Special tax law provisions apply to certain children with unearned income. Generally, unearned is interest, dividends, capital gains, custodial account income and taxable income produced by scholarships. These provisions do not apply to earned income – like W-2 income from a summer job though they may require a return filing.
Who Qualifies as a Kiddie
The Kiddie Tax rules were established to discourage parents from shifting income to dependent children. Currently, the rules apply to those under 19 and full-time students under age 24 unless they have earned income in excess of half their annual support. If a dependent child is in college and parents pay tuition, Kiddie Tax likely applies.
Kiddie Filing Threshold
For 2023, the first $1,250 in unearned income is tax-free. The next $1,250 is taxed at the child’s rate of 10%. So, basically, the total threshold is $2,500. Unearned income above $2,500 is taxed at the parent’s rate. No filing is required if a dependent child has an unearned income of $1,250 or less.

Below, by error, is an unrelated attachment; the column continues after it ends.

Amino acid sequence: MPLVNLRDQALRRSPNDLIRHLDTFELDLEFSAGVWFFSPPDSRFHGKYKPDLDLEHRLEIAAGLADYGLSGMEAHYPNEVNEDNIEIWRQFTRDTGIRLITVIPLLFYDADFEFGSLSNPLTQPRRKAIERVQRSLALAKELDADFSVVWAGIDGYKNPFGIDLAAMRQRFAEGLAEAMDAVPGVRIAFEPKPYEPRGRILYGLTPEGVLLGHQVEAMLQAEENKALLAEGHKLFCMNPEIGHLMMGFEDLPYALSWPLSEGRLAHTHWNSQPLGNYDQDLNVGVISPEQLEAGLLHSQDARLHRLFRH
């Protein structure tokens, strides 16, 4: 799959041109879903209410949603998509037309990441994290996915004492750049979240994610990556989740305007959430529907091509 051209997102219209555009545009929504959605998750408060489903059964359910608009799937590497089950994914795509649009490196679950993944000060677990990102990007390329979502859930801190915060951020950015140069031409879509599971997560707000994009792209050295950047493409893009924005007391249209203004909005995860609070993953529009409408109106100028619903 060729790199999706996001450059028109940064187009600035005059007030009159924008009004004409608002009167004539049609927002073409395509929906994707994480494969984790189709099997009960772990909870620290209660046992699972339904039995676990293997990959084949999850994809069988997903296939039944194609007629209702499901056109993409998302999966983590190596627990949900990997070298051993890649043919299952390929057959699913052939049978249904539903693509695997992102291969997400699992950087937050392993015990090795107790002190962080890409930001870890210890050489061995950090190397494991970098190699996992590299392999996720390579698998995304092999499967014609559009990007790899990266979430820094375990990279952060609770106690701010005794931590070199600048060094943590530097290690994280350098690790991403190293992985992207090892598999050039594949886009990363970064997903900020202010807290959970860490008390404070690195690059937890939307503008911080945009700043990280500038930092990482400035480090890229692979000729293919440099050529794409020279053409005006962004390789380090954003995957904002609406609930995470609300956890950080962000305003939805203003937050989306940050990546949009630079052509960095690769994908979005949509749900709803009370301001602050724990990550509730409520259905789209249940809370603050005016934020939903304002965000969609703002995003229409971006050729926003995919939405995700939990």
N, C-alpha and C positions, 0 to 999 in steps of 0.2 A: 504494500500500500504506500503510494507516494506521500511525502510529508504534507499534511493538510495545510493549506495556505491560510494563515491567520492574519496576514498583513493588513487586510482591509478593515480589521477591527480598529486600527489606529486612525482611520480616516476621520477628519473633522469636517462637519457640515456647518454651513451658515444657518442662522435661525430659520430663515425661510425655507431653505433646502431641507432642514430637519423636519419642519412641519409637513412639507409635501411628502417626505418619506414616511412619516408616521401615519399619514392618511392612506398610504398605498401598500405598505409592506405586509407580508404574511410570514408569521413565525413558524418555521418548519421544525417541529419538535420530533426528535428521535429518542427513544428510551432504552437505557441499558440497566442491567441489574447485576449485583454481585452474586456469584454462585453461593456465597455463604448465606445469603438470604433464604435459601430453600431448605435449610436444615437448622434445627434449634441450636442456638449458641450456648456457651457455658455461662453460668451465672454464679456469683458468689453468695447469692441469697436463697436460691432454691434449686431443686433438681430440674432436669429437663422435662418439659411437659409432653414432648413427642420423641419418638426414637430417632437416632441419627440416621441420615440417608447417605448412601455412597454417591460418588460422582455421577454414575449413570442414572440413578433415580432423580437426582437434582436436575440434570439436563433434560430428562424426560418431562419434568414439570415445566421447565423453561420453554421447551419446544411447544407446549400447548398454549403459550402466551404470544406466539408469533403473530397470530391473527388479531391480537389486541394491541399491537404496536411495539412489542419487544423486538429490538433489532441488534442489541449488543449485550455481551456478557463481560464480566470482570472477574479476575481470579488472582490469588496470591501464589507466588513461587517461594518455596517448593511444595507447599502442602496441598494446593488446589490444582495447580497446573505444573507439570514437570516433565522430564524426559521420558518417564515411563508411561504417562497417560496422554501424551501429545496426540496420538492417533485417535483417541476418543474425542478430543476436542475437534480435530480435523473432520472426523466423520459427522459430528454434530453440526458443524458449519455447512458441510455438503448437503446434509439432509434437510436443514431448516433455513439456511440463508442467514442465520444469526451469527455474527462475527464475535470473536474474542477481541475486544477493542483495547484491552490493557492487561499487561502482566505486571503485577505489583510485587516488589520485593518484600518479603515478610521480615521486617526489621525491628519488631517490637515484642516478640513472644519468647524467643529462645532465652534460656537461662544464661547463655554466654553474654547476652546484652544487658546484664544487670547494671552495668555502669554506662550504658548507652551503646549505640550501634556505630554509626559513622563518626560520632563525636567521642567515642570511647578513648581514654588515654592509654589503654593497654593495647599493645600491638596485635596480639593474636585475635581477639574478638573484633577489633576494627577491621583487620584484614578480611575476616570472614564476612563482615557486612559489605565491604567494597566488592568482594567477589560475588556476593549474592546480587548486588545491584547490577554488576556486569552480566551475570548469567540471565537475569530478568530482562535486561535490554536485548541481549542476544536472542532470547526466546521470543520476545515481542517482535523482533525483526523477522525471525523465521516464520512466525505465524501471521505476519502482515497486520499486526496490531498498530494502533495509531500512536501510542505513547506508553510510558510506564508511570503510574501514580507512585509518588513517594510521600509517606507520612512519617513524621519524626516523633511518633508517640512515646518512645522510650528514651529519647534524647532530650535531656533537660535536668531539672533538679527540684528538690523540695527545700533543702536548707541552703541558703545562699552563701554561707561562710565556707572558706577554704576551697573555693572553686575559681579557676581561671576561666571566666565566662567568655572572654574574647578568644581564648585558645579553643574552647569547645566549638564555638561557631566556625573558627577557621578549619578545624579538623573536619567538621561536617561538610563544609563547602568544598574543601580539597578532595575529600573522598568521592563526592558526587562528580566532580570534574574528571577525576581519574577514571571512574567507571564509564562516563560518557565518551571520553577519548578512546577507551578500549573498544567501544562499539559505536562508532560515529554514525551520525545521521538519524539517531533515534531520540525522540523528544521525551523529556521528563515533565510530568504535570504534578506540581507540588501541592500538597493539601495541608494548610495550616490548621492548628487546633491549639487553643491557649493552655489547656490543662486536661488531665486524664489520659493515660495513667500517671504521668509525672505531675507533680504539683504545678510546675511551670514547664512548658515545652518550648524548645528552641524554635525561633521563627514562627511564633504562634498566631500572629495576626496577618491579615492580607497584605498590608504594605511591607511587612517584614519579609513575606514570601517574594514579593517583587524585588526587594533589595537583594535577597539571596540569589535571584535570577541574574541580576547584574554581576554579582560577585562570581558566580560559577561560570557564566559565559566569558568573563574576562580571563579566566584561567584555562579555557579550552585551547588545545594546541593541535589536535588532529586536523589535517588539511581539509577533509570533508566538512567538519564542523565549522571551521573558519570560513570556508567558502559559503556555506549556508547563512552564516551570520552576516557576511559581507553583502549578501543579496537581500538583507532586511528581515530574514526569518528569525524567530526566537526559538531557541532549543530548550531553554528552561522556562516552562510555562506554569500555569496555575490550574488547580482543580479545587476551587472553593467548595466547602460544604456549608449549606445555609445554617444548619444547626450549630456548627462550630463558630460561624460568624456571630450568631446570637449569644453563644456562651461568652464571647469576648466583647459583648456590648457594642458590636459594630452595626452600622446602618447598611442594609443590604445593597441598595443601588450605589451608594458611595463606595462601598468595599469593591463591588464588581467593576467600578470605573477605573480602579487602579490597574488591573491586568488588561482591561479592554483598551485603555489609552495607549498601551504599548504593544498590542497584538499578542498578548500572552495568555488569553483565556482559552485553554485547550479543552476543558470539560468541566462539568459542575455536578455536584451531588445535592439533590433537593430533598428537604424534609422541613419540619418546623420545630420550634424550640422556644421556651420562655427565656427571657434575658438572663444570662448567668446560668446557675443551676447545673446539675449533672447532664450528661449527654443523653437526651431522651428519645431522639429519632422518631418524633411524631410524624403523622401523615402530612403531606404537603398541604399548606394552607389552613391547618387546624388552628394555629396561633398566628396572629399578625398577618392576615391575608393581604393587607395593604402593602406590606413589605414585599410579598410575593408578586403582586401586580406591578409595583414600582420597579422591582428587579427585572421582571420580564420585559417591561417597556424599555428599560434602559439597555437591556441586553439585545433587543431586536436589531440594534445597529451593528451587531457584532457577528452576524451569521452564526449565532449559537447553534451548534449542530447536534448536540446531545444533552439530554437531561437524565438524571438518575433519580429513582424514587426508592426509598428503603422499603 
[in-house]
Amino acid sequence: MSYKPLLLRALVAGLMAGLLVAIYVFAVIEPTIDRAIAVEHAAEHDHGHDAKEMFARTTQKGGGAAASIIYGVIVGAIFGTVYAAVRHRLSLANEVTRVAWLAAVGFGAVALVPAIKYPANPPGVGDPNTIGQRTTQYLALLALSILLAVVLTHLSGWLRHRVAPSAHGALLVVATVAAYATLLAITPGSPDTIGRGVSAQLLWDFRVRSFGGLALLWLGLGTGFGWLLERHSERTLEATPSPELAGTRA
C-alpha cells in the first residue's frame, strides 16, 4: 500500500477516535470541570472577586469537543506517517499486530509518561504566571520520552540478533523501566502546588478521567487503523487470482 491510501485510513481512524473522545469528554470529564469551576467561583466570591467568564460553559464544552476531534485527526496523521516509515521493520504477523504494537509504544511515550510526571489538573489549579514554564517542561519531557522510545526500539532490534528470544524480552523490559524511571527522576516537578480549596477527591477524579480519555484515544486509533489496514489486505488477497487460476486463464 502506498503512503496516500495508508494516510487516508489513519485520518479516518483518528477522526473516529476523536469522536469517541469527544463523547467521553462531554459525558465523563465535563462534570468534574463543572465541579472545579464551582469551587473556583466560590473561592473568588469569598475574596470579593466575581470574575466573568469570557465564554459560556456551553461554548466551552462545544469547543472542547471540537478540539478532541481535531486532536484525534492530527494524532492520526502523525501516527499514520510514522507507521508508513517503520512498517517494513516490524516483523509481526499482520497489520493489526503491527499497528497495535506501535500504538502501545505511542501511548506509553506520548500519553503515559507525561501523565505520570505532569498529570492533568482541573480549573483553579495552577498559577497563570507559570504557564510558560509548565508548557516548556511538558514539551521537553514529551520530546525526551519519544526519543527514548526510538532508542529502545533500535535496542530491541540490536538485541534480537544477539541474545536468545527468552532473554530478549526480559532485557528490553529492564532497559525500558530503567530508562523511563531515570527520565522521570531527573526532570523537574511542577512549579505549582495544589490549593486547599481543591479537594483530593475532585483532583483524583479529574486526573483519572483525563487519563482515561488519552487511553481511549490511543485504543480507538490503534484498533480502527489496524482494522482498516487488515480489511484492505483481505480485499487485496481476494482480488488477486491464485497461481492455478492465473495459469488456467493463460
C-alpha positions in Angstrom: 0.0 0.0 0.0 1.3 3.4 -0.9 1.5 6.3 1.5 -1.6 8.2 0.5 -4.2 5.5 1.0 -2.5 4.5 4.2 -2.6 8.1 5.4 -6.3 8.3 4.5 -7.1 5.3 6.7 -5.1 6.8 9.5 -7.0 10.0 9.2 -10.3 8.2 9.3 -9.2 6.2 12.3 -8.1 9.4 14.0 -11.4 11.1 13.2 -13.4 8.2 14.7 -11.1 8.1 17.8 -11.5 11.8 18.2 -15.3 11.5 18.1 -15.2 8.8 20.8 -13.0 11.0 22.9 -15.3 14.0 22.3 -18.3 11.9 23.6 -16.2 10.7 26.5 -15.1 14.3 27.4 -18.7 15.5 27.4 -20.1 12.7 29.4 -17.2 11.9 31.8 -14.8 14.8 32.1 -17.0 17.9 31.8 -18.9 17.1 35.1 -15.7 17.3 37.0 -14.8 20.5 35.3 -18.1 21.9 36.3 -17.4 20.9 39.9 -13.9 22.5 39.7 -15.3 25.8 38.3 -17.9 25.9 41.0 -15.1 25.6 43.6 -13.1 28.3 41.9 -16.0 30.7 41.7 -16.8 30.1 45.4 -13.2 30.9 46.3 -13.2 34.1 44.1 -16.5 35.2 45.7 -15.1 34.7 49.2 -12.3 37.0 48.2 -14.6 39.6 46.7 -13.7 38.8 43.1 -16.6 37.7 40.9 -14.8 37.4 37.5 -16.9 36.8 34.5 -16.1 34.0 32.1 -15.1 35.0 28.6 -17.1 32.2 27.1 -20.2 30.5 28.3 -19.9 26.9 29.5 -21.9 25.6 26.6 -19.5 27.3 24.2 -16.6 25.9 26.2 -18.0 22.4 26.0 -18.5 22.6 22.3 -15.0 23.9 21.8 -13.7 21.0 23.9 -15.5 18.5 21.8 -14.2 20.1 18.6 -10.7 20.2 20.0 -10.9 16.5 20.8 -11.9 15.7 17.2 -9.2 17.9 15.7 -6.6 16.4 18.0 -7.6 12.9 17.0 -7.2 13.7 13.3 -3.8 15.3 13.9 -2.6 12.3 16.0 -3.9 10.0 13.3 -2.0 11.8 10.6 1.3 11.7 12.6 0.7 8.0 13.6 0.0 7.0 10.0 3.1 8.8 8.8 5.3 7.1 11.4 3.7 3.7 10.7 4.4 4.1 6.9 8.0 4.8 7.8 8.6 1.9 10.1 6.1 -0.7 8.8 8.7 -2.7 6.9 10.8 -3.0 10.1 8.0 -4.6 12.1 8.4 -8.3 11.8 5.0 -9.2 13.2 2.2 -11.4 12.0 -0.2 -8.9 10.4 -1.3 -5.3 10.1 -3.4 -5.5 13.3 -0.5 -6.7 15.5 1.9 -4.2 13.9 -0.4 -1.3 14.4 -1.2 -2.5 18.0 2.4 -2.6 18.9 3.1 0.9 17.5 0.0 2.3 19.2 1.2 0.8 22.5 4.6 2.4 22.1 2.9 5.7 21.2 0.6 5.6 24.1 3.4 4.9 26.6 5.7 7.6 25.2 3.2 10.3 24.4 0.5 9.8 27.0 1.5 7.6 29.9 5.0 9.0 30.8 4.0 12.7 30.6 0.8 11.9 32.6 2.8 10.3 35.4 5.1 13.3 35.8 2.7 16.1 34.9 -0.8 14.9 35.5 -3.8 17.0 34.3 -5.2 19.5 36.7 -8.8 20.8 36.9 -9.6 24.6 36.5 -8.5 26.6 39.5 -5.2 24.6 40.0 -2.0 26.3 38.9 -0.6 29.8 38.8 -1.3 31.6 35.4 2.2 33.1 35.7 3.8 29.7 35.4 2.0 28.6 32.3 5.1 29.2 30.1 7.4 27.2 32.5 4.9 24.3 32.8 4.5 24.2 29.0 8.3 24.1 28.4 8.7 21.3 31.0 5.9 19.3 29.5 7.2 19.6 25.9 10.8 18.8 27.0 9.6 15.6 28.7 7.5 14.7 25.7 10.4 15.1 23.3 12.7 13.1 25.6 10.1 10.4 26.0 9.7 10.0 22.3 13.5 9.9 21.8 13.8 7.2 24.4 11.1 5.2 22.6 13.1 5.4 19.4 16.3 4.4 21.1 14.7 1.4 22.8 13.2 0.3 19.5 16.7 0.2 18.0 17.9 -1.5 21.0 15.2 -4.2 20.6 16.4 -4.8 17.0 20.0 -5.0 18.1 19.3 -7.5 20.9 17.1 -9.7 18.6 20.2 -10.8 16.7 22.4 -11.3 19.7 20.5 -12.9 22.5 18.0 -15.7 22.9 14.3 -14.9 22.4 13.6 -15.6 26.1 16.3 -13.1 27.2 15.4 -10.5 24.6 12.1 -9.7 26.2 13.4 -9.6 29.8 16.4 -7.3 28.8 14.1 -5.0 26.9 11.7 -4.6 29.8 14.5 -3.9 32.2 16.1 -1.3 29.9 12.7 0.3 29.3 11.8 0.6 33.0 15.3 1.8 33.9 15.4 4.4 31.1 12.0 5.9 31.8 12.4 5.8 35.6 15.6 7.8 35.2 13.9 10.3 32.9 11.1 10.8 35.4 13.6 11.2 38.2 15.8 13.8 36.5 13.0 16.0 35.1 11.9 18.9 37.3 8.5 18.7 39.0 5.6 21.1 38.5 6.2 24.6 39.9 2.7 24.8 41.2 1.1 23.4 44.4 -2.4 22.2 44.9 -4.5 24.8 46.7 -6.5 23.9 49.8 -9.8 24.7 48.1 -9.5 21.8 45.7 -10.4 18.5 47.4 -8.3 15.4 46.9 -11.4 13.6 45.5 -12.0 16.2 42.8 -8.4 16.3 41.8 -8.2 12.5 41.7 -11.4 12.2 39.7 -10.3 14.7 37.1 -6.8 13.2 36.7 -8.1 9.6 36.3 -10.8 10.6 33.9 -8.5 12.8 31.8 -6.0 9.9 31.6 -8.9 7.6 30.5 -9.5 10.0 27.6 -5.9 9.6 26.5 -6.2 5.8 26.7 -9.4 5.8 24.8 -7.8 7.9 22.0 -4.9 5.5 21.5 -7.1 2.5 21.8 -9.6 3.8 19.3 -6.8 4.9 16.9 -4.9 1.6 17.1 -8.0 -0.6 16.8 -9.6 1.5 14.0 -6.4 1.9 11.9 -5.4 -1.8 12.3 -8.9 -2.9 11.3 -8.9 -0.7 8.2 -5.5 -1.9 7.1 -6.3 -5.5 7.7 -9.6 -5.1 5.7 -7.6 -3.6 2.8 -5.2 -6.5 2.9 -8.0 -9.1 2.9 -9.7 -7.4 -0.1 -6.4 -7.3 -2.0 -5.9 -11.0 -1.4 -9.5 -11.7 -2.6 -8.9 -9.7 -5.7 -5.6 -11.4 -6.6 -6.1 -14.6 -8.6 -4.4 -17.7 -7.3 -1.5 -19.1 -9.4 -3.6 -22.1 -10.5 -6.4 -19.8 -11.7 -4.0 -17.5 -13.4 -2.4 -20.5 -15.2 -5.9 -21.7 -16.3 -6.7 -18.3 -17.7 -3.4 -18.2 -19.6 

What About Earned Income
If a dependent child has earned income (W-2) no return is required unless the amount exceeds $12,950 for 2023. Even if not required to file, you might choose to do so if the result is a refund from withholding. Rather than pay for a return, consider letting your child file using IRS free file.
Ideas to Reduce Kiddie Tax
- If the invested funds are for college and require a return filing and tax, consider using a 529 plan. No current taxable income, and if distributions are for qualified education expenses, the distributions are not taxable.
- Consider tax-deferred investments – for example, growth-oriented stocks or mutual funds.
- Monitor income during the year and, if near the threshold, defer capital gains, if possible.
- Invest in Muni bonds or muni bond funds.
Additional questions? Contact your Dent Moses advisor.